"With characteristic sass, Erika Herman has taken on the assumptions of popular diet culture. This is the anti-Skinny Bitch, the much-needed answer to the misguided idealizing of veganism as the pinnacle of health. Herman's penetrating research, driven by hunger for the truth beyond fads and band-wagon mentality is delivered in an accessible, illuminating and empowering wa"With characteristic sass, Erika Herman has taken on the assumptions of popular diet culture. This is the anti-Skinny Bitch, the much-needed answer to the misguided idealizing of veganism as the pinnacle of health. Herman's penetrating research, driven by hunger for the truth beyond fads and band-wagon mentality is delivered in an accessible, illuminating and empowering way." -Julian Walker, author of Awakened Heart, Embodied Mind"Eat Like a Fatass, Look Like a Goddess is, without a doubt, the most important book of the 21st century. If the principles of this book were followed by all...obesity, autoimmune diseases, cancer, heart disease, diabetes, etc. would virtually disappear. This brilliant book refutes the lies we have been told about nutrition....It should be required reading in schools across America." -Don J. Serio, D.C."Erika's book is a godsend in our modern world of nutritional misinformation. Erika's understanding of nutrition science and sustainability is far more comprehensive, in-depth and tasty than that of most physicians, dietitians, nutritionists and other 'experts.'" -Chelsea McLean Casey, Cancer Survivor, Advisory Panelist & Model Liaison, Fashion Week San DiegoEAT ALL THE TABOO FOODS YOU'VE BEEN TOLD WILL MAKE YOU A FATASS AND KILL YOU.EAT THEM AS IF YOUR WAIST, LIFE, AND THE PLANET'S HEALTH DEPEND ON IT-BECAUSE THEY DO.What if everything you think you know about health isn't true?Hailed "the anti-Skinny Bitch," Eat Like a Fatass, Look Like a Goddess: The Untold Story of Healthy Foods cuts through countless popular myths about nutrition, weight loss, disease-prevention, sustainability and planetary health with razor-sharp wit, hardcore research, and a whole lot of heart. What ifmost food cravings have nothing to do with lack of willpower calorie-counting isn't an accurate tool for weight loss dietary fat doesn't make you fat saturated fat is actually healthy and you should be eating a lot more of it women with higher cholesterol live longer than women with low cholesterol salt consumption doesn't give you high blood pressure, or make you bloated the real Mediterranean Diet is very different from what you think it is the Glycemic Index is flawed plant-based diets trigger inflammation plant foods can't do many important things for your body that animal foods can no culture in the history of humanity has been able to continue its line on a diet devoid of animal foods ecological sustainability depends on non-commercial animal husbandry? What if science indicates these what-ifs are reality? Because it does. What if you could lose weight, feel vitalized, nix cravings, and save the planet--all while indulging in foods you love? Because you can. Eat Like a Fatass, Look Like a Goddess shows you how.A board-certified Nutritional Consultant, Holistic Health expert, incisive researcher and food-lover, Herman reveals what it actually takes to be a vibrant truth-seeking modern woman.Whether you know little about nutrition, consider yourself well-versed, or are a member of the medical or scientific community, Eat Like a Fatass, Look Like a Goddess will surprise, relieve and outrage you. You'll feel excited about food again-and how tasty it can be to save the planet, your health and your waistline. You'll learn which taboo foods rigorous peer-reviewed scientific research exposes are deliciously good for you and which supposedly healthy foods are flat-out hyped-up BS. You'll learn how to think about health, instead of simply memorizing what is healthy. You'll feel inspired by powerful stories from dynamic women who transformed their bodies and lives with these simple principles--just like you can....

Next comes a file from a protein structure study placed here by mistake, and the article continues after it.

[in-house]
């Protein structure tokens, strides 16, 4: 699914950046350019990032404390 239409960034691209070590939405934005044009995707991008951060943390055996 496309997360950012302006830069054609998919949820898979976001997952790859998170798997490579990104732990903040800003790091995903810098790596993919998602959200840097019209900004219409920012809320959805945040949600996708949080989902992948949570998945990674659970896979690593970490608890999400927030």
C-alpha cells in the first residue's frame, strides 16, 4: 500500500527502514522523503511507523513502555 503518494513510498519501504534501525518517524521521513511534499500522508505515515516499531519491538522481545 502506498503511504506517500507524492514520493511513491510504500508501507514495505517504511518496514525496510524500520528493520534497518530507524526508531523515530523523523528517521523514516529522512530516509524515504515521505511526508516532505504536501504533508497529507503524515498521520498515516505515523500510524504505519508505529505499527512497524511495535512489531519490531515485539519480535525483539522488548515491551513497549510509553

|Title||:||Eat Like a Fatass, Look Like a Goddess: The Untold Story of Healthy Foods|